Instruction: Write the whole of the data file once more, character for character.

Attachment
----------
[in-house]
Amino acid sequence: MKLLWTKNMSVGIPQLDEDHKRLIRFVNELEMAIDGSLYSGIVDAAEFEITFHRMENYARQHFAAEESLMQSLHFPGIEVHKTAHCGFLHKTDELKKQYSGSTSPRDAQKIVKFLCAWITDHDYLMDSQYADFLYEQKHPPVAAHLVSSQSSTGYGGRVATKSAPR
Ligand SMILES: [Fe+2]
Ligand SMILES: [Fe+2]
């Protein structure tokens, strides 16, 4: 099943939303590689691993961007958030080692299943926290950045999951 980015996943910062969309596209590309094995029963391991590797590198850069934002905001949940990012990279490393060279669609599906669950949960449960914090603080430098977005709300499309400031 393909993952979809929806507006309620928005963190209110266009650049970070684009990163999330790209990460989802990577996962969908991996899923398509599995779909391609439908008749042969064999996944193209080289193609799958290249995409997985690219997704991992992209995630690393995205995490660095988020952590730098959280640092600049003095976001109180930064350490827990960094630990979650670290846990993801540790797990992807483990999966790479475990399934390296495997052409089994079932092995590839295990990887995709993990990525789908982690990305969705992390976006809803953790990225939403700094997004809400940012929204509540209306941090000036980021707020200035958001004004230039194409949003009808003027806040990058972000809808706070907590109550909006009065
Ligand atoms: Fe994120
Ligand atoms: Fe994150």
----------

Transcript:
[in-house]
Amino acid sequence: MKLLWTKNMSVGIPQLDEDHKRLIRFVNELEMAIDGSLYSGIVDAAEFEITFHRMENYARQHFAAEESLMQSLHFPGIEVHKTAHCGFLHKTDELKKQYSGSTSPRDAQKIVKFLCAWITDHDYLMDSQYADFLYEQKHPPVAAHLVSSQSSTGYGGRVATKSAPR
Ligand SMILES: [Fe+2]
Ligand SMILES: [Fe+2]
């Protein structure tokens, strides 16, 4: 099943939303590689691993961007958030080692299943926290950045999951 980015996943910062969309596209590309094995029963391991590797590198850069934002905001949940990012990279490393060279669609599906669950949960449960914090603080430098977005709300499309400031 393909993952979809929806507006309620928005963190209110266009650049970070684009990163999330790209990460989802990577996962969908991996899923398509599995779909391609439908008749042969064999996944193209080289193609799958290249995409997985690219997704991992992209995630690393995205995490660095988020952590730098959280640092600049003095976001109180930064350490827990960094630990979650670290846990993801540790797990992807483990999966790479475990399934390296495997052409089994079932092995590839295990990887995709993990990525789908982690990305969705992390976006809803953790990225939403700094997004809400940012929204509540209306941090000036980021707020200035958001004004230039194409949003009808003027806040990058972000809808706070907590109550909006009065
Ligand atoms: Fe994120
Ligand atoms: Fe994150």